Postcard From York, there are some rude words in this one; actually, the words are not rude but some of the syllables may be viewed as a little extreme!
Now I have your undivided attention, off we go.
“Can you lead the York walk next week?”, It’s a text from George Preston, our sub-governor who’s been doing a sterling job keeping the boys in line whilst Governor George has been on leave. I’d been working on a walk with The Pilgrim that took in the bridges and also made reference to the flood defences; at the time of planning, we had no idea how significant the latter would be.
We meet the boys off the train and make an immediate exit of the station towards the Ouse and Scarborough Bridge. As we emerge from the snicket it’s obvious that the river is well above comfort levels due to the torrential rain that ha hogged the majority of the day on Wednesday. The drains and culverts of York had done what was expected on the day and there were few issues; however, the cloud burst had added to the already drenched moors and it was this that was peaking as we approached.
Scarborough Bridge is the appropriately named bridge that carries the Eastern Branch Line that connects the Main North-South line running through York to Scarborough. It was built in 1845 and was the second bridge to be erected over the Ouse in York. It originally carried two tracks and a walkway that was sited between them, clearly, there was still an element of bravado where humans and the smoke and steam belching iron horses of those years could live in such close proximity. Walking between two main lines with locomotives running at 15mph and very little likelihood of them arriving on the bridge at the same time and even if they did their relative speed would be less than 30mph. It makes me shudder to think about standing in the middle of the track now with two modern machines passing me at a relative speed of 250mph! Anyway, it was rebuilt in 1875 and the footpath moved to the south side out of harm’s way and that’s where it remains. It is heavily used to this day and £6m was spent on it only two years ago.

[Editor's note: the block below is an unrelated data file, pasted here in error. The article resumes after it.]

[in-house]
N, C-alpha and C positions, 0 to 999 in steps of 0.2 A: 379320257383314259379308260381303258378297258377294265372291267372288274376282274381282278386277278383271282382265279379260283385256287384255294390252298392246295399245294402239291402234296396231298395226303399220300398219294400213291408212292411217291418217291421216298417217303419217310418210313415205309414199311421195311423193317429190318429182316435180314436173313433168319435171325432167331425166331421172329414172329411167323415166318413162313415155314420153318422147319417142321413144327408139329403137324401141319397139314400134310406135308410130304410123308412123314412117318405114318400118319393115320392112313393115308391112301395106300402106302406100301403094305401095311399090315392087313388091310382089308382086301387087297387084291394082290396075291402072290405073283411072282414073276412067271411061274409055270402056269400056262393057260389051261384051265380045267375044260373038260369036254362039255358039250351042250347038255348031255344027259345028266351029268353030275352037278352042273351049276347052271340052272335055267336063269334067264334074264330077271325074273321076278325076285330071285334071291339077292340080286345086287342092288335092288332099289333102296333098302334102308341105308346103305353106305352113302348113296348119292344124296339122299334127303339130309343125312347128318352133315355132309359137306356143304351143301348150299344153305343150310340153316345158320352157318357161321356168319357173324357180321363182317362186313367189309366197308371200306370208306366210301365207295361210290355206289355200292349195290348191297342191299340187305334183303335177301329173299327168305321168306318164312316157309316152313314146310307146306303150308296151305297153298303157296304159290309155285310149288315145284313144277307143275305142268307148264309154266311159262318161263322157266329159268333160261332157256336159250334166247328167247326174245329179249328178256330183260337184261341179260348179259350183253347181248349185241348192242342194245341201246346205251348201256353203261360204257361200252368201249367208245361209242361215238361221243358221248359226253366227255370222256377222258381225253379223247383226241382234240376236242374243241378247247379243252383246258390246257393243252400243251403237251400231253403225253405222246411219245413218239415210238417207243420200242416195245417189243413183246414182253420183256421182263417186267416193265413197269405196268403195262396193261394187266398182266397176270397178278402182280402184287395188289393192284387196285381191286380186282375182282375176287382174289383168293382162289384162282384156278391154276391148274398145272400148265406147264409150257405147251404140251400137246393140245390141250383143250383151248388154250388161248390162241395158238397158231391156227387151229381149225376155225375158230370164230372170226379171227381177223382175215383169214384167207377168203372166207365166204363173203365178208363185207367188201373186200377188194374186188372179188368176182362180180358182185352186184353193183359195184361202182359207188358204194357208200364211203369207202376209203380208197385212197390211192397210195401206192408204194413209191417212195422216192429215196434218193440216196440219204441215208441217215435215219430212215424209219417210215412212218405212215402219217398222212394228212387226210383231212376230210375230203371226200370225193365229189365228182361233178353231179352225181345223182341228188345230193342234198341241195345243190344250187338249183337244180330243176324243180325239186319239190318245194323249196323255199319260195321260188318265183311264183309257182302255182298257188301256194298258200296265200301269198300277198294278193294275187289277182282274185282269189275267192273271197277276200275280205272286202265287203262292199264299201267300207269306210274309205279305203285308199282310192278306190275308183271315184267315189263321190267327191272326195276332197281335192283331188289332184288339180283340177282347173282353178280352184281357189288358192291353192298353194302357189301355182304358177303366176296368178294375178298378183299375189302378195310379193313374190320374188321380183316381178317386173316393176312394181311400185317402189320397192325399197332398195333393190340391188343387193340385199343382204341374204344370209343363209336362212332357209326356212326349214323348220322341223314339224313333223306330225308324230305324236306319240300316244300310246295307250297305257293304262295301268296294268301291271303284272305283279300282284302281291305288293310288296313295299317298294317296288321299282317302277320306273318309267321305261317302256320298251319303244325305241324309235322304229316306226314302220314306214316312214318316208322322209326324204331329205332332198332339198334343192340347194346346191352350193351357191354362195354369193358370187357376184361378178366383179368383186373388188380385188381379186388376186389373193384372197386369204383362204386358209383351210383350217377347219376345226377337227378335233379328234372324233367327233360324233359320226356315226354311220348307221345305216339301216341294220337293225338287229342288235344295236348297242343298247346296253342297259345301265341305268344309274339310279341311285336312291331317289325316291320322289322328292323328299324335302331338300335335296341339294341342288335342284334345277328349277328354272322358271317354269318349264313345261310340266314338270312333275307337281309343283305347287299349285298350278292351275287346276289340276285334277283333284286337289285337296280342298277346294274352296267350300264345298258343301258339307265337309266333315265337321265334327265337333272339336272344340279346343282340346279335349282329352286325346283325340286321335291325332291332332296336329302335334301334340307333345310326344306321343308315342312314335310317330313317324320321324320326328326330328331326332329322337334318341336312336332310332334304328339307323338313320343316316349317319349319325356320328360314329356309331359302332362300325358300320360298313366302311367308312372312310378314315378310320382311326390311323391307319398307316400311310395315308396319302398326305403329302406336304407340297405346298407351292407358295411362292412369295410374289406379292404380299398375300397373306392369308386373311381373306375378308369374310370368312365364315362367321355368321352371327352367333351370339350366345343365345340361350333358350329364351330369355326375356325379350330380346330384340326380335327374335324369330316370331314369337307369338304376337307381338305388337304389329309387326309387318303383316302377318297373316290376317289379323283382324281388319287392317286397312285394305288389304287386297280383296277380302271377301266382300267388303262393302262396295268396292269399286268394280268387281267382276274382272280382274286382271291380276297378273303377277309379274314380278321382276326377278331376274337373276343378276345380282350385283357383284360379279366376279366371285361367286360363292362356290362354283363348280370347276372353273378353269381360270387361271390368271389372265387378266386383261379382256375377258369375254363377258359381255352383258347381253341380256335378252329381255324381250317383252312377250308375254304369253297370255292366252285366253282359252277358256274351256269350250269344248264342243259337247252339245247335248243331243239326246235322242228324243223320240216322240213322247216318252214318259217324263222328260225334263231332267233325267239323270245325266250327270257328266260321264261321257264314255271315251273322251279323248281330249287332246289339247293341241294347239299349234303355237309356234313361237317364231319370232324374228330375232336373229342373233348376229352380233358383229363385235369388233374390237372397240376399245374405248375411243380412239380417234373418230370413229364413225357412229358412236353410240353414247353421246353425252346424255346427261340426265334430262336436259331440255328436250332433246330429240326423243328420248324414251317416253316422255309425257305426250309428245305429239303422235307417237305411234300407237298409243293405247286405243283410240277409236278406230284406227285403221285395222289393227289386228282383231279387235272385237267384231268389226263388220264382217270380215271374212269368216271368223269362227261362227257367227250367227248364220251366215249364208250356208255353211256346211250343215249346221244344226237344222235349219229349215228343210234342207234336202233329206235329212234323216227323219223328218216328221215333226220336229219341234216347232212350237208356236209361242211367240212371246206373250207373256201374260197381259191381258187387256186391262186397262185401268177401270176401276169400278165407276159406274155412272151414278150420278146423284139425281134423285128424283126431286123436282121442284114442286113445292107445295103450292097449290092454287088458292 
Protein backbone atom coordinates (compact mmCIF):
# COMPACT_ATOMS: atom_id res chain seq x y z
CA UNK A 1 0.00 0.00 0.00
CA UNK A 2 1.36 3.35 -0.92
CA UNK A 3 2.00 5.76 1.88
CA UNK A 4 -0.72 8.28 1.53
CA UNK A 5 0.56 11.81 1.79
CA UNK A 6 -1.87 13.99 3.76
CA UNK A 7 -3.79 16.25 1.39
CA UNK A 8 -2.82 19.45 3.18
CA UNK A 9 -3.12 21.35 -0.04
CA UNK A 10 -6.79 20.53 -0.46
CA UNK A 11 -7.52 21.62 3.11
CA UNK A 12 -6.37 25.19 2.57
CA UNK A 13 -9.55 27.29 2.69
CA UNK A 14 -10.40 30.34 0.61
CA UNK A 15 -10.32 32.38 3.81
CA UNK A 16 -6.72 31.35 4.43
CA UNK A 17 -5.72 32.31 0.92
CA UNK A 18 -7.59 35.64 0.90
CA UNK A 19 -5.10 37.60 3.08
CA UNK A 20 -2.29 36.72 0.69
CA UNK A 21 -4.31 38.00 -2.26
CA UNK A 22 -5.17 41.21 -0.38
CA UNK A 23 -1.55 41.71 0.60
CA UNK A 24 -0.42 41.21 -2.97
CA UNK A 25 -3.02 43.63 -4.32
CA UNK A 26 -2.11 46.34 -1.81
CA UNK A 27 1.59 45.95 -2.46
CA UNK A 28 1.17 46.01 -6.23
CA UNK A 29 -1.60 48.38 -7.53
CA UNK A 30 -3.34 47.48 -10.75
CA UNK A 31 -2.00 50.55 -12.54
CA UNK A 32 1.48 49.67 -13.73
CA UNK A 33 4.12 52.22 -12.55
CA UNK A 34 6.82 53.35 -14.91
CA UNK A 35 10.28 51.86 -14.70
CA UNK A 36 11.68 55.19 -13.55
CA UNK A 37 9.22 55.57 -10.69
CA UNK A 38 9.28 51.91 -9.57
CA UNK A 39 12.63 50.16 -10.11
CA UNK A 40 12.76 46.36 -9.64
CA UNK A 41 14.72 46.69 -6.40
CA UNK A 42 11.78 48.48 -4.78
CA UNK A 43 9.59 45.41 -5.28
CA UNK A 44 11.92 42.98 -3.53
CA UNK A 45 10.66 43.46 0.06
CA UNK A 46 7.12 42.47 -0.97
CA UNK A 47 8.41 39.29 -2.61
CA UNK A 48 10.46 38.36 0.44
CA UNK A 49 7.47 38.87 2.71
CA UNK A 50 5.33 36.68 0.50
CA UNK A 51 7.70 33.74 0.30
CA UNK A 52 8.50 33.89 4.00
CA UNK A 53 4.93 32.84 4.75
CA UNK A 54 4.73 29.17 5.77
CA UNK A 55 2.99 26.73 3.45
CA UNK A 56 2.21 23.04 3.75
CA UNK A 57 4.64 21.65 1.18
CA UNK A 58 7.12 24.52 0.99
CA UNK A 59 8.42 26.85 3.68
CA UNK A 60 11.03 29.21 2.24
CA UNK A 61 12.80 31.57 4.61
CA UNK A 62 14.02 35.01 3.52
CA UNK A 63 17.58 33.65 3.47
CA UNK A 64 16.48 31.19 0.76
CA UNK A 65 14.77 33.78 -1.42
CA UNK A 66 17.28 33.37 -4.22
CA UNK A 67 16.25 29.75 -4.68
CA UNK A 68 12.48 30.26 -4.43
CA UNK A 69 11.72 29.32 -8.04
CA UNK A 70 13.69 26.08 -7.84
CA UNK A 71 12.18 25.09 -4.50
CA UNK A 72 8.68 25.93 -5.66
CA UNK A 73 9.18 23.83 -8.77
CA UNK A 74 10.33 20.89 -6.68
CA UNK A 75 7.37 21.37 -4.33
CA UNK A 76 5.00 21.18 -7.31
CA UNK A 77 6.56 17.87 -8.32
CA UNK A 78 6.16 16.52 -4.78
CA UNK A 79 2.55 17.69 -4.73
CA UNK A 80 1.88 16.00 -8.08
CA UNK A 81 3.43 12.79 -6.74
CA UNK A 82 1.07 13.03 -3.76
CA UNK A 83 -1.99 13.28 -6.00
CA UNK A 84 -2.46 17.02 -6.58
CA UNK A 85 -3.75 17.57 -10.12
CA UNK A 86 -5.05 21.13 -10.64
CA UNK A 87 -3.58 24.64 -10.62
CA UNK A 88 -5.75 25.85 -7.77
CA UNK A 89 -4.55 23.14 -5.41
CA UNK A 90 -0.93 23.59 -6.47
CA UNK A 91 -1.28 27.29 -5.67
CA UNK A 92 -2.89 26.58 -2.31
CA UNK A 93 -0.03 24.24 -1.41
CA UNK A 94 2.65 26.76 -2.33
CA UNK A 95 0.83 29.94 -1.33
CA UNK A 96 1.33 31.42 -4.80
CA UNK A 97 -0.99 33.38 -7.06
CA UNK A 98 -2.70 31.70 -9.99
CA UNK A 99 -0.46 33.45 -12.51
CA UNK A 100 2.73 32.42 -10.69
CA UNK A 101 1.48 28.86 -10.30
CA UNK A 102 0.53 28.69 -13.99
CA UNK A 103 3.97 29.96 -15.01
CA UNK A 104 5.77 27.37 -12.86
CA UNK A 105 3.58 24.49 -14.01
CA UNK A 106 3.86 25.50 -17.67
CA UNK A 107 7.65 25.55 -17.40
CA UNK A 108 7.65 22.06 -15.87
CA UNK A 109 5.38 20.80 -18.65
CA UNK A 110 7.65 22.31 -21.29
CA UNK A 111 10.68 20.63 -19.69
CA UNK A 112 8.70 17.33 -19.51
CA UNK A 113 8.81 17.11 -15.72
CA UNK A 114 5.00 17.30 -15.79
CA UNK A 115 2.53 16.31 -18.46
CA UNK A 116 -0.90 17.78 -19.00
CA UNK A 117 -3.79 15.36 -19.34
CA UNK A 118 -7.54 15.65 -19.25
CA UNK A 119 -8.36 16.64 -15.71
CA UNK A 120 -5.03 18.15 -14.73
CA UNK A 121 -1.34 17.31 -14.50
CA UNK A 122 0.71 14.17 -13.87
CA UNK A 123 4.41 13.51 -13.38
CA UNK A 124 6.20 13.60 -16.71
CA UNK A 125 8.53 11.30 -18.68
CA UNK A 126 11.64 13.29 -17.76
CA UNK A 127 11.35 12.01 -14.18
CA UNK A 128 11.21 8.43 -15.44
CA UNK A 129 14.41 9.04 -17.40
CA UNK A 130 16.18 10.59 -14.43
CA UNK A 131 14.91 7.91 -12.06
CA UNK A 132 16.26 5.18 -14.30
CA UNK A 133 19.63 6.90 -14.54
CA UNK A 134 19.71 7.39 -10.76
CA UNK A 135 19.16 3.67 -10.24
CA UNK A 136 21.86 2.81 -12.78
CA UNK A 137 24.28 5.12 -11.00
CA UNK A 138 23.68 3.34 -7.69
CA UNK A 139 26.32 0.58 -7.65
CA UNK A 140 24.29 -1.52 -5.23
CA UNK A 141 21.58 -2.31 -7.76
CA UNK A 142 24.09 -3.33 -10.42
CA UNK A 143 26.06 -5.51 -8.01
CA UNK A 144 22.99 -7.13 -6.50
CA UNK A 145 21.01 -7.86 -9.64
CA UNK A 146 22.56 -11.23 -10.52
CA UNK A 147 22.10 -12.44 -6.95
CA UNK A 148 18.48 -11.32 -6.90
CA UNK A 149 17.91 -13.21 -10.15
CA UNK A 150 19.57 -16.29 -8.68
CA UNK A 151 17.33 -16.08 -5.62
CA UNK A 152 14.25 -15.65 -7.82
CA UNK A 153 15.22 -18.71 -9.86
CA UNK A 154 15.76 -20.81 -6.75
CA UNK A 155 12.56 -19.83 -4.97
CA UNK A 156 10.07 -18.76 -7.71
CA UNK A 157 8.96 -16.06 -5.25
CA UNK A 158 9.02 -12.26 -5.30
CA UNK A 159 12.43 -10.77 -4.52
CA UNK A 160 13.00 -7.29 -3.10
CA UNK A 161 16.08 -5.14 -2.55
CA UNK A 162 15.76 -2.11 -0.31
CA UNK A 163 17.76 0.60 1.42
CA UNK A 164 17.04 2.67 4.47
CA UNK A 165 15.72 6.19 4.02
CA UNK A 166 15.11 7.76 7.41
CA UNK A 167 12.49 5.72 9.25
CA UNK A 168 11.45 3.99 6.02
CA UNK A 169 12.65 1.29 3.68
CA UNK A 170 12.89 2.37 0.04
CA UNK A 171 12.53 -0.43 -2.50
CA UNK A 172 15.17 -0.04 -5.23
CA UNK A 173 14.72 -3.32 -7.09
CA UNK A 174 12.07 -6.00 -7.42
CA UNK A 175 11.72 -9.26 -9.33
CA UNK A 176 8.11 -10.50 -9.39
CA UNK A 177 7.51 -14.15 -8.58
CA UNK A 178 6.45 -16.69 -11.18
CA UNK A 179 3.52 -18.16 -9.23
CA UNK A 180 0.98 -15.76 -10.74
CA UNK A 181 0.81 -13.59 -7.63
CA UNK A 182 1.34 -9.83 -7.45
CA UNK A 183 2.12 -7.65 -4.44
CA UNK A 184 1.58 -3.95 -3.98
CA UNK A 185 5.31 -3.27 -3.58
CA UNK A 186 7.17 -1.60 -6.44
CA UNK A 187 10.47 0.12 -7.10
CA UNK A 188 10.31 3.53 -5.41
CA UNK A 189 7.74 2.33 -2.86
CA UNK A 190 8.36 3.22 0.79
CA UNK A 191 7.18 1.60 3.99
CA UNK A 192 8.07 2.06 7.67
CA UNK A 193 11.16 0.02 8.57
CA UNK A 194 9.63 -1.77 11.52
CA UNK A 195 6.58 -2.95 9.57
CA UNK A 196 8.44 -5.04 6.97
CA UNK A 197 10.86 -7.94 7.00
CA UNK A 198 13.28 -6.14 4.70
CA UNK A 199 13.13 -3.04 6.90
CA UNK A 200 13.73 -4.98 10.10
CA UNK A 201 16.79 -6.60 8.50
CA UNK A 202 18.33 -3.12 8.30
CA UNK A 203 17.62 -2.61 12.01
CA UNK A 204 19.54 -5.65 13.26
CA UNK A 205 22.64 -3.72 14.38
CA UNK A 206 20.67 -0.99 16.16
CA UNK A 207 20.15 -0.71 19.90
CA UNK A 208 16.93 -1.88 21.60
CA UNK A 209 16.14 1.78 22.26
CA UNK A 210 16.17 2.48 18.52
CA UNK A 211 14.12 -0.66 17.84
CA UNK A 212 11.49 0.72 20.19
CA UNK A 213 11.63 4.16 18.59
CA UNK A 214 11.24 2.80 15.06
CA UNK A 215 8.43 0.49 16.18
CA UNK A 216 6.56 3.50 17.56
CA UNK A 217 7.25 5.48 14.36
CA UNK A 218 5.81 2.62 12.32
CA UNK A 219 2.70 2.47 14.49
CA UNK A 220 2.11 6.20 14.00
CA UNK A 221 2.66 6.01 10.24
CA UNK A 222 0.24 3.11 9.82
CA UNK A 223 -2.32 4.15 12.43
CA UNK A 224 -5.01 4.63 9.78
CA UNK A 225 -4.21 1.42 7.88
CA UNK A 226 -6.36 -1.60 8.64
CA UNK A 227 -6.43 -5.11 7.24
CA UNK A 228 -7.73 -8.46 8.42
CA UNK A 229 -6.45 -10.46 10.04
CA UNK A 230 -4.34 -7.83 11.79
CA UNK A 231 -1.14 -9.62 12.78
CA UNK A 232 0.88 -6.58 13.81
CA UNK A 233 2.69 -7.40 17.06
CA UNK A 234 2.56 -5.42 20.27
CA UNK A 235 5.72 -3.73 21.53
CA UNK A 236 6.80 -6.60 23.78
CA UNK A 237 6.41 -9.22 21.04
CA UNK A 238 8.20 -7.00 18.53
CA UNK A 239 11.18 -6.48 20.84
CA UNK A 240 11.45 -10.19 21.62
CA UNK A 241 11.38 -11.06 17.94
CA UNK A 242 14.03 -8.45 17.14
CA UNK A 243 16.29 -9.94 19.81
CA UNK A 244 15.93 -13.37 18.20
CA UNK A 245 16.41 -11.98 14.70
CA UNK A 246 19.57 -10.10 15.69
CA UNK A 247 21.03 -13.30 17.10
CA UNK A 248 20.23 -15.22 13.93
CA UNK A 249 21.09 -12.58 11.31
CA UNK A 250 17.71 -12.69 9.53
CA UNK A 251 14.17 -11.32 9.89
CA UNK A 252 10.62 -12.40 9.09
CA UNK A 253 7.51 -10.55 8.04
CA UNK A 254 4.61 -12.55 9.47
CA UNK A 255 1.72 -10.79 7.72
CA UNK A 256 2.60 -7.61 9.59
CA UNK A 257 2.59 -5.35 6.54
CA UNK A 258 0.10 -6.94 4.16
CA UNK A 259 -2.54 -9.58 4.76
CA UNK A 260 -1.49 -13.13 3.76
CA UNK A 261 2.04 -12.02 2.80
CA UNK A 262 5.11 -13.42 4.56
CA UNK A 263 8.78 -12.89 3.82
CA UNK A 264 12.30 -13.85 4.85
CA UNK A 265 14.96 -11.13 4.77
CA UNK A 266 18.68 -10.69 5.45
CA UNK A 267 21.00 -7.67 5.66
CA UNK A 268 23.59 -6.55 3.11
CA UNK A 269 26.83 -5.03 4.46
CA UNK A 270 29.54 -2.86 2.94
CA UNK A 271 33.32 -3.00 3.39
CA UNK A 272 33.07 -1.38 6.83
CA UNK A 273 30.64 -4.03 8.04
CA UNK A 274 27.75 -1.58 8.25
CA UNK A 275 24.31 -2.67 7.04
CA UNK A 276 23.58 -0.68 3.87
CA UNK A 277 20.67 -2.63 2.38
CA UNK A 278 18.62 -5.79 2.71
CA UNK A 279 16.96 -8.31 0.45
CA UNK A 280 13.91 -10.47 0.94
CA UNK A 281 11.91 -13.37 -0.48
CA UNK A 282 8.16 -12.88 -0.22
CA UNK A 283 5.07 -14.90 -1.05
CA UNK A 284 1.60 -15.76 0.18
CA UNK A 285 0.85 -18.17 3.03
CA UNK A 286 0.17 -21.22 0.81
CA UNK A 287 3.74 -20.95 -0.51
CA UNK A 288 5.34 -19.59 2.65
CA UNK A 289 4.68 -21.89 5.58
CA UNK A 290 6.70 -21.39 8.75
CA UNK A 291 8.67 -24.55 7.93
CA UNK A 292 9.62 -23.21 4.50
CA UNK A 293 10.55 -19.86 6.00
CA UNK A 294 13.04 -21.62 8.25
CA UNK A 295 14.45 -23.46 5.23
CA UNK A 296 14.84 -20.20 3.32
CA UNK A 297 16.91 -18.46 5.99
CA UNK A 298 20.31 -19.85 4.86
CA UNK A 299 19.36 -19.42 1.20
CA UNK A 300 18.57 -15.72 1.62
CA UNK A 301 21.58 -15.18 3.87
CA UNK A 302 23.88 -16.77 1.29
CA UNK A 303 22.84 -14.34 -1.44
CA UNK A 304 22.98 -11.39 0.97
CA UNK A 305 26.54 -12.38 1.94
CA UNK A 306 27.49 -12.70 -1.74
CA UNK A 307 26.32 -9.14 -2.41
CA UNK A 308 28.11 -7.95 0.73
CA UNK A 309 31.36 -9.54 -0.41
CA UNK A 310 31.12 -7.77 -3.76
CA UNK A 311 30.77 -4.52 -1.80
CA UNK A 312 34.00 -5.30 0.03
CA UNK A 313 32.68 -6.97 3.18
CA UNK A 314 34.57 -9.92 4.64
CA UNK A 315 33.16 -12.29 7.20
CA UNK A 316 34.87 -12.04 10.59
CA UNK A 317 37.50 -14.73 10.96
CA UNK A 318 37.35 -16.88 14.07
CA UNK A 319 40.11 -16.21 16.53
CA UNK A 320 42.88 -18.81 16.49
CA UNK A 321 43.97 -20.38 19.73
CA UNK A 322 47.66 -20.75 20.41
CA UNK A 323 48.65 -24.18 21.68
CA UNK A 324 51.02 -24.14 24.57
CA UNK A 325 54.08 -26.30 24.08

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We pass under it and take in the scene. If the river had been another foot higher all of this area would be flooded and further upstream gates would have been opened to allow excess water to flood the fields and reduce the risks within the city. I know that the gates on the Foss in the middle of town were lowered last night to prevent the water of the Ouse flowing up its length and flooding the city as it did a couple of years ago. The pumps would now be busy moving water into the Ouse and all of this done without recognition and little fuss. The only time that the anti-flood measures are recognised is when they don’t work!